USE THIS PROGRAM IF:
- You’re suffering from depression and undergoing a course of counselling and/or medication but are looking for natural ways of complementing your treatment
- You’re recovering from depression and feel ready to get out there
- You want to meet new people, widen your social circle and enjoy new activities as part of your
- program of recovery from depression
We all want to be happy, yet happiness can be so hard to find. Exercise has been clinically proven to boost the spirits and bring some relief when we are feeling very down and our lives seem out of control.
Many of us will suffer from stress and anxiety at some point in our lives, some of us may also suffer from a feeling of despair or hopelessness and a lack of interest in life. This feeling of depression, an illness generally through to be caused by a reduction in certain chemicals (neurotransmitters) in the brain.
It can be a debilitating condition, but one that can be treated effectively with medication and/or counselling. The symptoms of depression can also be reduced by physical activity, as exercise releases the body’s own natural antidepressants, endorphins, which have been shown to play a key role in determining mood and the body’s response to stress.
As well as introducing you to the psychological benefits of exercise, this program will provide you with a structured way to think about deep-seated issues in your life. Social interaction can provide reassurance, as well as being a way of putting your problems into perspective, so try to coordinate some of these walks with the activities of friends and family: encourage a friend to walk with you or use a walk as an opportunity to visit a relative or neighbour.
A 10-minute walk can be enough to release endorphins and lift your mood. Concentrate on enjoying the present
A study out at Nottingham Trent University published in the British Journal of Sports Medicine in 2001 has shown that physical activity probably boosts people’s moods thanks to a naturally occurring amphetamine – a stimulant that improves mood and decreases fatigue – that is released into the bloodstream when we exercise.
Levels of the compound phenylethylamine were found to be nearly 80% higher in people who had exercised for about 30 minutes on a treadmill. People who are depressed have been found to have low levels of these natural amphetamines, leading to the conclusion that regular activity will help to keep depression at bay and may even leave you on a natural high.
Get out for your daily dose as often as possible. Don’t worry if you don’t manage to go out every day, this is your week for getting used to being out and about again.
Find two occasions when you can go for a leisurely walk in a park or a rural setting. Listen closely to sounds (birdsong, a creek, children playing) and observe the sights around you (clouds, colours, trees). Simply try to enjoy the experience of being outside.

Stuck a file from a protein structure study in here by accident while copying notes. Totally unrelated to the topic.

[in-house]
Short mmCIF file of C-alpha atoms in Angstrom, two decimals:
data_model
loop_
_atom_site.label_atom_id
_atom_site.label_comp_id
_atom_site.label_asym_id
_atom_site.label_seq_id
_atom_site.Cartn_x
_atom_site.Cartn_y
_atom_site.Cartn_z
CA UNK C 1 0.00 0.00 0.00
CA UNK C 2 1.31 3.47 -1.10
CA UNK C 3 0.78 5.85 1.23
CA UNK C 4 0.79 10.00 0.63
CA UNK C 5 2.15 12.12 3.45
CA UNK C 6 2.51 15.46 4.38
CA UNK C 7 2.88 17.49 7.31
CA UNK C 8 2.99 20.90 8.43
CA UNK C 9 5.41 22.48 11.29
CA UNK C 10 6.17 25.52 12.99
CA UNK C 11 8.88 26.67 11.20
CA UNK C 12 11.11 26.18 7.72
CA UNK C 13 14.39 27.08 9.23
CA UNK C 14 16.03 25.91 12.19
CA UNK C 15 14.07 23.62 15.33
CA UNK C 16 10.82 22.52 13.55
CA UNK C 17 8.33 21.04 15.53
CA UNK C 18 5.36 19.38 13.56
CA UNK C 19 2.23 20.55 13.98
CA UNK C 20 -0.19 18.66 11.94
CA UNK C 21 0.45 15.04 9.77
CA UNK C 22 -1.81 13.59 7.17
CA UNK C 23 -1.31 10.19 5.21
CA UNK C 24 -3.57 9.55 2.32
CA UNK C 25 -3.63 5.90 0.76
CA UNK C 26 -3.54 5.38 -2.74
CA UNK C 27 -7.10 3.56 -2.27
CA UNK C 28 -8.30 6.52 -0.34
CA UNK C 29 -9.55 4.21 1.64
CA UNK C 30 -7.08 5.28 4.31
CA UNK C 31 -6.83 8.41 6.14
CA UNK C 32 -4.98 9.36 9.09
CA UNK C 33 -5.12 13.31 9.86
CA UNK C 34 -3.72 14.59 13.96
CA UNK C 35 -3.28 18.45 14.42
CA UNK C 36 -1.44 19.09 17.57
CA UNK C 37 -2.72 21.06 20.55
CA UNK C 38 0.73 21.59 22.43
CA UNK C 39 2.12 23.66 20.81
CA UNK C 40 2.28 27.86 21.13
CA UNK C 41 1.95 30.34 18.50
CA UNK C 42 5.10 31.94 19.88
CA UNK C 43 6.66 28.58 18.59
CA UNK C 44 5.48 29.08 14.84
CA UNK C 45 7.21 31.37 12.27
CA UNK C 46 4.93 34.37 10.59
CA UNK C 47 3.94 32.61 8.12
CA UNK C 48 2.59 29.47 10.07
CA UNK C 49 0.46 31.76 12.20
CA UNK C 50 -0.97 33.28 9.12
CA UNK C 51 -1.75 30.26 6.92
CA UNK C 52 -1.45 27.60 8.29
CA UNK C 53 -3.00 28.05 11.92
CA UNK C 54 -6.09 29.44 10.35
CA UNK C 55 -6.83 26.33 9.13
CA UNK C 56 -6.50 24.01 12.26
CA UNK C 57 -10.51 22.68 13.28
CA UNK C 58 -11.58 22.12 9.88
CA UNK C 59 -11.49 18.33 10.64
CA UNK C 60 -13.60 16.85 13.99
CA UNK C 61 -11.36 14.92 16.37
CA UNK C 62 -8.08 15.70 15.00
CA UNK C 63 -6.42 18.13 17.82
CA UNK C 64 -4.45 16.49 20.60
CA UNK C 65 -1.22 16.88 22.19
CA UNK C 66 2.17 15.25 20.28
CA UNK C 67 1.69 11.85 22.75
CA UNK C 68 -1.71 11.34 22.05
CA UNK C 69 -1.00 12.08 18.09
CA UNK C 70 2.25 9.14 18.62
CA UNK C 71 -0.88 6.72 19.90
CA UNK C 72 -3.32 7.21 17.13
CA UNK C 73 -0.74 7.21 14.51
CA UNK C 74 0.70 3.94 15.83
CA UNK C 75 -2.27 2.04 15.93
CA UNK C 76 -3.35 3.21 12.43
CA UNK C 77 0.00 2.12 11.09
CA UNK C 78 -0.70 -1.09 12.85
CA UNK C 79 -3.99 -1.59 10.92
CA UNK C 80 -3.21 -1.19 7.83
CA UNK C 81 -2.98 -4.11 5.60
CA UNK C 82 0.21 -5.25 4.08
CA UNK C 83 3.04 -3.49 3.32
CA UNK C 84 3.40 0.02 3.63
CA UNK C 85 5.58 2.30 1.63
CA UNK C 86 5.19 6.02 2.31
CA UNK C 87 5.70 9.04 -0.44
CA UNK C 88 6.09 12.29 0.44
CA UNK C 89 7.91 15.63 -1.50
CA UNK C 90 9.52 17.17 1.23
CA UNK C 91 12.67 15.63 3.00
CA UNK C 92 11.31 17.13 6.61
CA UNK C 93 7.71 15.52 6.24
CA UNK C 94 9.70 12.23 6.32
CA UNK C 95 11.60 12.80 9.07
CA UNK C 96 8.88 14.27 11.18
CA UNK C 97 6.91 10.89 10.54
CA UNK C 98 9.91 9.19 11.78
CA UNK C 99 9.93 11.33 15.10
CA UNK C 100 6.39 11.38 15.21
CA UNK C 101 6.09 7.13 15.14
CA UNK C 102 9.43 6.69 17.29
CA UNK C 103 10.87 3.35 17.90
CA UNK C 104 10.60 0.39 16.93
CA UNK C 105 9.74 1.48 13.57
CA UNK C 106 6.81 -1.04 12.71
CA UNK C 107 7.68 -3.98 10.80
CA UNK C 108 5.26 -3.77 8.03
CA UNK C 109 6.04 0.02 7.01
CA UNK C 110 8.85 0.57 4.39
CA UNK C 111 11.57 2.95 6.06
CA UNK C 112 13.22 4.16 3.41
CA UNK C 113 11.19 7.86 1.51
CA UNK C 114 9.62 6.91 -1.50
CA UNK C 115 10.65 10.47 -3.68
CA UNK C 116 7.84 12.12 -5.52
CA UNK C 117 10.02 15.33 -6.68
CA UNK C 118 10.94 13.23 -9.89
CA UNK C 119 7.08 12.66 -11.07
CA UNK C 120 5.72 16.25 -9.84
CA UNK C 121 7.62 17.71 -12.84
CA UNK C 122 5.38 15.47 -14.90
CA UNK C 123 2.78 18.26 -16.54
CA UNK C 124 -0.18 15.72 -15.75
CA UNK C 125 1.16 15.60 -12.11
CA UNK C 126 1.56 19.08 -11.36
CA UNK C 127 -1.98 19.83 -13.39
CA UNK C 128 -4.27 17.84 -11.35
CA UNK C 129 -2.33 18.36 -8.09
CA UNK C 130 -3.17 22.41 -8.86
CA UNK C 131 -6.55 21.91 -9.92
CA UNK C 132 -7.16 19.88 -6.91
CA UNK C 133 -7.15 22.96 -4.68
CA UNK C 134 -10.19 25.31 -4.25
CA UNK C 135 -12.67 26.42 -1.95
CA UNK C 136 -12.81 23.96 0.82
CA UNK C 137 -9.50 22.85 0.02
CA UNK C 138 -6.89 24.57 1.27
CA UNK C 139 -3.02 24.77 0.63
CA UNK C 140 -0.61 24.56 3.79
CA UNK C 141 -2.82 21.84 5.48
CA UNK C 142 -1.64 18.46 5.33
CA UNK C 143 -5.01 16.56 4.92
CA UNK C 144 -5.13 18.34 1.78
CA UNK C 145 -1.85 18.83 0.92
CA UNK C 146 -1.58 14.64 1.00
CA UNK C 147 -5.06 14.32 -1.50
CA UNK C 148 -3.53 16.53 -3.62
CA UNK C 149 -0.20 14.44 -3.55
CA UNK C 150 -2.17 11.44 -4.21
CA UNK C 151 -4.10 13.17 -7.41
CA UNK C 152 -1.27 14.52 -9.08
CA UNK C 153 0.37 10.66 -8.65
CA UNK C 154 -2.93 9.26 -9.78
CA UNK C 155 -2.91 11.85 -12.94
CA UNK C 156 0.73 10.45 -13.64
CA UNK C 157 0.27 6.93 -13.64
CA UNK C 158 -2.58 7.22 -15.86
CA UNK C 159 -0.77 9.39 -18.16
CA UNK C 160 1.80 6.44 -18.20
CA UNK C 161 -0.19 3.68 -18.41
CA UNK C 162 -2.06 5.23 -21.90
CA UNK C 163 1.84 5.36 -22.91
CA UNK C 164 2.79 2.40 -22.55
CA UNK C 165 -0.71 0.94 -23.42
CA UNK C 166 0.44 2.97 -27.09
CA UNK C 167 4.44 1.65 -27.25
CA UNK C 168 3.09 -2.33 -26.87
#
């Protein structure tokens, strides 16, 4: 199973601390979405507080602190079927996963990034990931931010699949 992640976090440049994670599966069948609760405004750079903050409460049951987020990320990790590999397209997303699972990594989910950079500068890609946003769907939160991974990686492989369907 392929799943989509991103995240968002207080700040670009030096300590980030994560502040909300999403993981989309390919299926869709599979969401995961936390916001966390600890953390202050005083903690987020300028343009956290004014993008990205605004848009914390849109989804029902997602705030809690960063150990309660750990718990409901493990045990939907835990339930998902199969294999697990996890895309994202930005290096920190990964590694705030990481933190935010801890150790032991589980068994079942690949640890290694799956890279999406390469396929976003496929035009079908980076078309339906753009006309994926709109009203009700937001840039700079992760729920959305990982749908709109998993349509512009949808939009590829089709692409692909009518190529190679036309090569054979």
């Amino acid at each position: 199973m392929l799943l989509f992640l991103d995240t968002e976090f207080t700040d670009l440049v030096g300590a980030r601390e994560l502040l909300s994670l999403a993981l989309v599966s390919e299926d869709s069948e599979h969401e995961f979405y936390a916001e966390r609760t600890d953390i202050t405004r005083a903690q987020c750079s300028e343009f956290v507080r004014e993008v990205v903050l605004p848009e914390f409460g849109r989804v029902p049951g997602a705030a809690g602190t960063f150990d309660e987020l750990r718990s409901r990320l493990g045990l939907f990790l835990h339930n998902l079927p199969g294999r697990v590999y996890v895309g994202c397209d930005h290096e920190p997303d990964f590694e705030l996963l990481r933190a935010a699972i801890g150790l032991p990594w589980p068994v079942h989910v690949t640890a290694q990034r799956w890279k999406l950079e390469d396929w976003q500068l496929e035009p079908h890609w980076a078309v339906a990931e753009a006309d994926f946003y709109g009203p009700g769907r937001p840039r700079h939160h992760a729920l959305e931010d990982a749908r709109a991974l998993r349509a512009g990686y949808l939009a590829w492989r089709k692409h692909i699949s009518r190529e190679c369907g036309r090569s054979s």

Get out for your daily dose on as many days as possible. Don’t worry if you don’t manage it one day – just take the program at your own pace.
Go for three longer walks of 20 – 30 minutes each, varying your route each time. At the end of the week, decide which of these you would like to be your set route, a route you can travel whenever you need space for thinking
ON at least one of these walks spend time thinking back to a period in your life when you were happy. Try to identify why you were happy at that time. As you walk, remember to clear your mind of thoughts of “could have been” or what might possibly be and focus on what you have now.
Week’s three to four
Walk your set route at least once each week. Keeping the same route can help you to monitor changes in how you’re feeling as you associate particular landmarks with thoughts you’ve had at that spot on earlier walks.
If you can go for one long walk of around 30 – 45 minutes during each of these weeks. Use one of these walks as a social occasion and walk with a friend, even if he or she only join you for part of the walk. Use the other walk to think about what determines your quality of life. Try to understand that there will always be changes in your life, some good and some bad.
Week’s five to six
Continue with your daily dose. Try to get out every day, even if only for 5 – 10 minutes, Use this time to take a break from worries and align yourself in the present.
Go for three longer walks during each of these weeks, staying out for at least 30 – 40 minutes. Once you’ve warmed up on these walks, introduce an element of very fast walking for 5 – 10 minutes. Then gradually slow down and think about your feelings. If any negative emotions have come to the surface during your walk, the best thing you can do is to just let go of them.
Make a least one of the walks a special occasion. If you’re feeling particularly low one day don’t think that this is not the day for walking with a friend or visiting a family.
Meeting and chatting with others might be just what you need to help raise your spirits.
Use another of the walks as an opportunity to observe and appreciate nature. Choose a pleasant natural setting, preferably near water or bushland and think about the animal and plant life around you as you walk. Listen to your deepest thoughts and try to separate these from the superficial stress in your life.
Weeks seven – ten+
Continue with at least three long walks of 45 minutes to an hour a week in natural settings. Think about positive and negative energy. Positive energy comes from good time spent with family and friends and from making contact with nature. Negative energy comes from feelings such as guilt and greed. The natural settings may help you to recharge your batteries. Make sure you’re not working long hours and never finding time to meet up with friends and family. You might want to widen your walking circle by joining a group.